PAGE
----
College Blog: The issues with online learning


This spring I am going to be taking my first online course. I was a little wary when I signed up because I have always enjoyed the traditional classroom setting. I like getting to know my classmates and being able to ask the professor questions in person if I am confused about something.

At RIT students have a wide variety of online classes to choose from, with the opportunity to complete their entire degree online if they wish. And even though popular concerns, like how to get help from a professor, are addressed by the institution some students are still hesitant to enroll in an online class.

The sentiment I received from a lot of RIT students was that they had never taken a class online because they were worried about the experience. Some thought that it would be a challenge to get work done since there often are no set class times. Others were worried that having to learn a lot of material on their own would make an online class more difficult.

Joanie McDonough, a second year journalism major, said that she can certainly see why students take online classes. For instance, there’s the viewpoint that it is less time consuming than traditional courses. But online learning isn’t a likely option for her. McDonough said she prefers smaller classes where she can develop relationships with her teachers and classmates. “I feel like it would be very impersonal and I don’t know if I would like that,” McDonough said.

Tom Mordovancey, a fifth year mechanical engineering technology major, echoed McDonough’s sentiment. During his time at RIT he has taken two online classes. He said that he often felt alone in the class because of the lack of interaction with other students. Mordovancey added, however, that online classes were convenient for him.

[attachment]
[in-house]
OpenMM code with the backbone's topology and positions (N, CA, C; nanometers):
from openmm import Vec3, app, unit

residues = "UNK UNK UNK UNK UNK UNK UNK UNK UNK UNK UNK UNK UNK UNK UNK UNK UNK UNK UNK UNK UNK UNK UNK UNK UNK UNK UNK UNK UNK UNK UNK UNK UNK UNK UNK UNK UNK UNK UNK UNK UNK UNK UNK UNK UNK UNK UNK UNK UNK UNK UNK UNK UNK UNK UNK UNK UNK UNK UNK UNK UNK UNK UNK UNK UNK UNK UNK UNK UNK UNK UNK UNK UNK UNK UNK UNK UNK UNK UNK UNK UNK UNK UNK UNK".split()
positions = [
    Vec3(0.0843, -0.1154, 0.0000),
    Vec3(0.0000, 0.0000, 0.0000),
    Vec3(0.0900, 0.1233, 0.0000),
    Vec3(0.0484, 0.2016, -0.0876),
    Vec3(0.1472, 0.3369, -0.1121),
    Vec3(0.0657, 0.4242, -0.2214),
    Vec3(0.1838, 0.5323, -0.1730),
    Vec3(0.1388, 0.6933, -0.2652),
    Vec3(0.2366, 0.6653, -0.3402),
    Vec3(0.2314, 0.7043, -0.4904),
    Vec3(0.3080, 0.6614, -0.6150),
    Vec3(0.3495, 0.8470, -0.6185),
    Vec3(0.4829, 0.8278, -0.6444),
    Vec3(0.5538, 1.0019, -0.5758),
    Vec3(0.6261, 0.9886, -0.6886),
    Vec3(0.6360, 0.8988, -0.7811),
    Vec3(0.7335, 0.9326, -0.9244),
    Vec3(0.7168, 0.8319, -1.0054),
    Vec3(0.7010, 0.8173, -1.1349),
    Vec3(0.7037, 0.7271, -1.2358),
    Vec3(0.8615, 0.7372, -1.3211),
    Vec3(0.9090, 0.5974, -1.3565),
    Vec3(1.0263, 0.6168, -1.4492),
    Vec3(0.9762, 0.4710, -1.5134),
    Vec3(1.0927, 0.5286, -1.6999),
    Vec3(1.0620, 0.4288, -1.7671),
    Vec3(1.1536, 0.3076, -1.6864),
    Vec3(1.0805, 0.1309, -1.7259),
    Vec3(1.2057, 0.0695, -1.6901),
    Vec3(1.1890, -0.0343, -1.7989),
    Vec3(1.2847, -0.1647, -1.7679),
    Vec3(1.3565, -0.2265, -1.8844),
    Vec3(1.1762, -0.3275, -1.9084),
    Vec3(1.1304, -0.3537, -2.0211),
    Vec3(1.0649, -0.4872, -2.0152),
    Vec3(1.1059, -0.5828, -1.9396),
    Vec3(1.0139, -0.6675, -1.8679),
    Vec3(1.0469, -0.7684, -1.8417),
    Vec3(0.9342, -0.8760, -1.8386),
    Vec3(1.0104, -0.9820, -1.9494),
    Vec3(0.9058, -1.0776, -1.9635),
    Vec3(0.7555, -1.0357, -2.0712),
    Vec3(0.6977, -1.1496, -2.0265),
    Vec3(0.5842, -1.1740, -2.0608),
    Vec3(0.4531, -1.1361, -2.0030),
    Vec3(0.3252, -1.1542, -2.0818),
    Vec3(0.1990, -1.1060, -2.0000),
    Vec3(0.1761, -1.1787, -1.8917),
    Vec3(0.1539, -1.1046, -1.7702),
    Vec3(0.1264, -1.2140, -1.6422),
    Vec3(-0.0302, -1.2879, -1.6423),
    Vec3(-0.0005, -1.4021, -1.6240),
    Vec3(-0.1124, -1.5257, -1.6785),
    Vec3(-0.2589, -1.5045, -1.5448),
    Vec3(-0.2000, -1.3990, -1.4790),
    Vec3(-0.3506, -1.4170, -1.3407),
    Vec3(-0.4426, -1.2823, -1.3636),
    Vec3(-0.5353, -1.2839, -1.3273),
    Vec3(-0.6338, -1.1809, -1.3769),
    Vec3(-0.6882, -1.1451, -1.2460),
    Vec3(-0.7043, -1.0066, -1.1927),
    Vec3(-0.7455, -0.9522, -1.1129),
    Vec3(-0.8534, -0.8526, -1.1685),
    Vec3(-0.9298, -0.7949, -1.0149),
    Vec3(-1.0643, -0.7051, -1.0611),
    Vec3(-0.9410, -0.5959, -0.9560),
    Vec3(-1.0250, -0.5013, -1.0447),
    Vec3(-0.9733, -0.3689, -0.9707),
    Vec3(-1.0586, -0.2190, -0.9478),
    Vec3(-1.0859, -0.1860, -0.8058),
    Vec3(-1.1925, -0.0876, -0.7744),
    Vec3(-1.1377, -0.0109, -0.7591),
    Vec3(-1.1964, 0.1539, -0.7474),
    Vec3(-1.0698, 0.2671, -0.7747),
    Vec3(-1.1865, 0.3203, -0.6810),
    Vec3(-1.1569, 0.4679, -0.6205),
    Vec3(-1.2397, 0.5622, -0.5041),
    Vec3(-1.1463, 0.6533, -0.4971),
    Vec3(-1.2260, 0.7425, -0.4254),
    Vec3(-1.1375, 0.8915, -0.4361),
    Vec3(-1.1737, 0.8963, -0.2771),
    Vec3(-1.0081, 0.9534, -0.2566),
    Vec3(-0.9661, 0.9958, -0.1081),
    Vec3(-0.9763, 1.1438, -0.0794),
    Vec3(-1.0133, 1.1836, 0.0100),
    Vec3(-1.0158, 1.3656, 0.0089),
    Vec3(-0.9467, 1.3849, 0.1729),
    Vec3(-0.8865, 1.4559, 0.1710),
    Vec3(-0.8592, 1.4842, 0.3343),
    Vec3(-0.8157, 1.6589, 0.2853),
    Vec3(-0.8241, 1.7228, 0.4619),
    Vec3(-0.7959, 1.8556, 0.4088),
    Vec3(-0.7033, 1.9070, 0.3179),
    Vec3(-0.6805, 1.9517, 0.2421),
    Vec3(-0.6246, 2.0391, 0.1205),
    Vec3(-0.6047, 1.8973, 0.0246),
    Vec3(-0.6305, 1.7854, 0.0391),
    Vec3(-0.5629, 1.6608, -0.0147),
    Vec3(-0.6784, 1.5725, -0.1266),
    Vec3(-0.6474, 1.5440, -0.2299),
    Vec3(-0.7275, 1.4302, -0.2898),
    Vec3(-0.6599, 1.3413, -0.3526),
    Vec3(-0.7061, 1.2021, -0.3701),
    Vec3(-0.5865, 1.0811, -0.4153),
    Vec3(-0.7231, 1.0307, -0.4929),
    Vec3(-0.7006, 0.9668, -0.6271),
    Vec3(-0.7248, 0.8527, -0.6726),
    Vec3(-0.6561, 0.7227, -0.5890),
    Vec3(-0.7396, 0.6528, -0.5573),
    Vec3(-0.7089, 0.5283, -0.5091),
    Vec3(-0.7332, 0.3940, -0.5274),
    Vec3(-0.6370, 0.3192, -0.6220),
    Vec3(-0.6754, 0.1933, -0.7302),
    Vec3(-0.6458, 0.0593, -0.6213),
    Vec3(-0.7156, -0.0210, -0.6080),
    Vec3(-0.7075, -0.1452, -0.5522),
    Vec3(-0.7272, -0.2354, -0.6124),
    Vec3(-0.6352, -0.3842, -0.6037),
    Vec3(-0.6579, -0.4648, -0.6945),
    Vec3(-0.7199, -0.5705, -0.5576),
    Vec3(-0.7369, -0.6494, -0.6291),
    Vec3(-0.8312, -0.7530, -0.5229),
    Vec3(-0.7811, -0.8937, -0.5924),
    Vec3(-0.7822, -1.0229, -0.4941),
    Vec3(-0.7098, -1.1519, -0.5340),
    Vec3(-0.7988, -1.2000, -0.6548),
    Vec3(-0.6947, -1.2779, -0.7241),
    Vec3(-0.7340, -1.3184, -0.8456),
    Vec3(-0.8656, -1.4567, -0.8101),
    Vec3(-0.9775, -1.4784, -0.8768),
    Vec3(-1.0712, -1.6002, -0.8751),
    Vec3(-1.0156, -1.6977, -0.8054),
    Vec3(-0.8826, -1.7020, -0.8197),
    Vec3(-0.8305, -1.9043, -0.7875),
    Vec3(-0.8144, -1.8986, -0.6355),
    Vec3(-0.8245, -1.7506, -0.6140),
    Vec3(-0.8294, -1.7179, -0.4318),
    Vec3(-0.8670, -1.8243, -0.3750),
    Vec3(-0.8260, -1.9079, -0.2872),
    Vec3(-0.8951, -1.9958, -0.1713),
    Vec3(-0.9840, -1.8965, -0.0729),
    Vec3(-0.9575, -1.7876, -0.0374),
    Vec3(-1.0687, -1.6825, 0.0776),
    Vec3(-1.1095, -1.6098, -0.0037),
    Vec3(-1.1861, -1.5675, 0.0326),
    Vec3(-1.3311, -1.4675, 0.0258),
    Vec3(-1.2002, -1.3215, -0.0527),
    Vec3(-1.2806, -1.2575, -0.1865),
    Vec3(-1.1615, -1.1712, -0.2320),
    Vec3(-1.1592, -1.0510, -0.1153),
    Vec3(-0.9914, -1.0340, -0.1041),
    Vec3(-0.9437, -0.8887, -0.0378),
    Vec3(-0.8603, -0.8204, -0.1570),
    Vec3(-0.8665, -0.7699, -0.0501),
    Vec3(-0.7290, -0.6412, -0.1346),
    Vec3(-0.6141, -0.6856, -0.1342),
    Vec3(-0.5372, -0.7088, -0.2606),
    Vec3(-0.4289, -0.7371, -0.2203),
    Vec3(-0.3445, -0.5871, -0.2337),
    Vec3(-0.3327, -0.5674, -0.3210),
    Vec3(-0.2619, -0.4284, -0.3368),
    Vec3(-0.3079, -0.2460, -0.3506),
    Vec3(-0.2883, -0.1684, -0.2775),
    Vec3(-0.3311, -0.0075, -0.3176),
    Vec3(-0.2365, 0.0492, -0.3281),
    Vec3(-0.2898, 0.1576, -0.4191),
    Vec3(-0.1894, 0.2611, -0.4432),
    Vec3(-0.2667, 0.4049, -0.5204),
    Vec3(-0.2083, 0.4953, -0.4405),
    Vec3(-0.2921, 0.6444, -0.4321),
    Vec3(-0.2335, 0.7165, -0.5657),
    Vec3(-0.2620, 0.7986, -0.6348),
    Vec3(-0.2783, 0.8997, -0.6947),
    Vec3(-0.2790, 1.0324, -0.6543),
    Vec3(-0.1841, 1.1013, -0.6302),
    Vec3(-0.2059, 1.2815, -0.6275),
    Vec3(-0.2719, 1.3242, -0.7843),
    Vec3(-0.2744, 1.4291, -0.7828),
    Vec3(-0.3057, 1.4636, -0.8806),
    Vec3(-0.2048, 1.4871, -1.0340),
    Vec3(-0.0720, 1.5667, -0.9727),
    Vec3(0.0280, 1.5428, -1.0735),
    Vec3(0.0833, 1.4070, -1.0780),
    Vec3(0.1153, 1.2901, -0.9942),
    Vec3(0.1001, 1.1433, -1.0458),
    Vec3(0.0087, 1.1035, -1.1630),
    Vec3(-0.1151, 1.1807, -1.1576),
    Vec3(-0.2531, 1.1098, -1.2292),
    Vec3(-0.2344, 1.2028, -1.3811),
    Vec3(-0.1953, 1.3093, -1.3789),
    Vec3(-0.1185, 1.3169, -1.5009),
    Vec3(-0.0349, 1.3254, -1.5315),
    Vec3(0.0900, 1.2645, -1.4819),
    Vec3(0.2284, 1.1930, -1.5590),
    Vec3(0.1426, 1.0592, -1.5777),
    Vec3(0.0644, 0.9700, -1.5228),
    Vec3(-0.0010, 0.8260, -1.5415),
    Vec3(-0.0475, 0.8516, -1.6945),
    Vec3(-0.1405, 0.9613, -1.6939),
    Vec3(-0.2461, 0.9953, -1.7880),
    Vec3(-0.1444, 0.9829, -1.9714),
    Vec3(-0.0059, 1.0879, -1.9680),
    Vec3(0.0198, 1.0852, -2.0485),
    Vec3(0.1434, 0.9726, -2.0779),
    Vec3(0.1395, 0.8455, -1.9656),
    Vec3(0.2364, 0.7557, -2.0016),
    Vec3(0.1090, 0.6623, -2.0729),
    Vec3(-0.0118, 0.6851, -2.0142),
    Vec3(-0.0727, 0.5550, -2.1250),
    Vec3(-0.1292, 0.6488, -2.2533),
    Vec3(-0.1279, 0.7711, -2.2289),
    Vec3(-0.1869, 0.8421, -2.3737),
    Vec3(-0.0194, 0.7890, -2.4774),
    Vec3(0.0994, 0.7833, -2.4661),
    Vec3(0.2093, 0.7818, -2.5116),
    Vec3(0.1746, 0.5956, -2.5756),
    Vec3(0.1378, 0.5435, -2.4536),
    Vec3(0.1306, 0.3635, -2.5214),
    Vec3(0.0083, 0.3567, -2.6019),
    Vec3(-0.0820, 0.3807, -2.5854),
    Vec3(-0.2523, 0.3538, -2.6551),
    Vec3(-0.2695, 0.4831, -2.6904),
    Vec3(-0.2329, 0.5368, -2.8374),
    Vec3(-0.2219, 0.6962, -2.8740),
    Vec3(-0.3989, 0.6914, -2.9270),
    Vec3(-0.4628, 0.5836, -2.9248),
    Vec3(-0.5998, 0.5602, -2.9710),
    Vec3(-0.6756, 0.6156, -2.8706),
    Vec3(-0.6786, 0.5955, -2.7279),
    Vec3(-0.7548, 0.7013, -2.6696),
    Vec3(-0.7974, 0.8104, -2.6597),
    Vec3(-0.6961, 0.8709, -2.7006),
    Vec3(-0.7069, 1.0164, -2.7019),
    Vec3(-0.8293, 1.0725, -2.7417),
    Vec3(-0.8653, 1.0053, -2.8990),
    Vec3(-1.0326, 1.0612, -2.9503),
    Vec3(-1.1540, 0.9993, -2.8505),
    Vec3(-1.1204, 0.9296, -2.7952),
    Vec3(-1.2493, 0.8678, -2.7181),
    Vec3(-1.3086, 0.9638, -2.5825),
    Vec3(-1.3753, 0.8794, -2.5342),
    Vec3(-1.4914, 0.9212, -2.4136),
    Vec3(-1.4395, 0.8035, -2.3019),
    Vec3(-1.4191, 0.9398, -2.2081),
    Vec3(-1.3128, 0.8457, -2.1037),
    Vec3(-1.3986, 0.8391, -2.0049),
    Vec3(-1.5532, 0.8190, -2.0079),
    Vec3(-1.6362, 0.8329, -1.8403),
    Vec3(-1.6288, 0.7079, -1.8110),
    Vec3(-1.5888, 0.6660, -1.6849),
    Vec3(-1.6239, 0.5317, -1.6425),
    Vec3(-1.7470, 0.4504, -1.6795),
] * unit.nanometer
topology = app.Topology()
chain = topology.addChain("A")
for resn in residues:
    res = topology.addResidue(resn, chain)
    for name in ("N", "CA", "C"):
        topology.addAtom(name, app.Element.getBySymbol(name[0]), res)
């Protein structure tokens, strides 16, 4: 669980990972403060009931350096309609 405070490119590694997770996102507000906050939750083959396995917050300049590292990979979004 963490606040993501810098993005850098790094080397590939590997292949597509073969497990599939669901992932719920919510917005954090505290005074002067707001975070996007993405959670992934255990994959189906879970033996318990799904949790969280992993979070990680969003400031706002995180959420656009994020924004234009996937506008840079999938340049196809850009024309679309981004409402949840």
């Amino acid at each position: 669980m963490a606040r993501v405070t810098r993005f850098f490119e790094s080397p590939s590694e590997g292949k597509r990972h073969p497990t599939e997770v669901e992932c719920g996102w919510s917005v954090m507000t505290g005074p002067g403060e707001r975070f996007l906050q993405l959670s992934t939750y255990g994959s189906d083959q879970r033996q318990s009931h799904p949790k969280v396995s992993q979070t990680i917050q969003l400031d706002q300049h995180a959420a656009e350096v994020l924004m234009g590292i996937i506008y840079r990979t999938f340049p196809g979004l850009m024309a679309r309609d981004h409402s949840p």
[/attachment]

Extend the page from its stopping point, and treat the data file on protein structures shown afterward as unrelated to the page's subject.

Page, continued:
“I was already overloading my courses so I figured it might make my course load a little easier,” Mordovancey said.

After these experiences with online classes Mordovancey said that he would not be inclined to take more online classes. He found these classes to be harder than traditional classes for a few reasons, including the difficulty of contacting the professor and the amount of effort required to get clarification on topics he didn’t understand.

After hearing all of this I felt even more nervous that an online class would be really difficult for me compared to my previous classes. I looked online and found a few tips for succeeding in online classes. Some of these include creating an ideal study environment, being proactive and practicing strong time management skills.

So when spring quarter starts in a few weeks I am going to try out some of these tips and hope that they will help my first online learning experience be a success.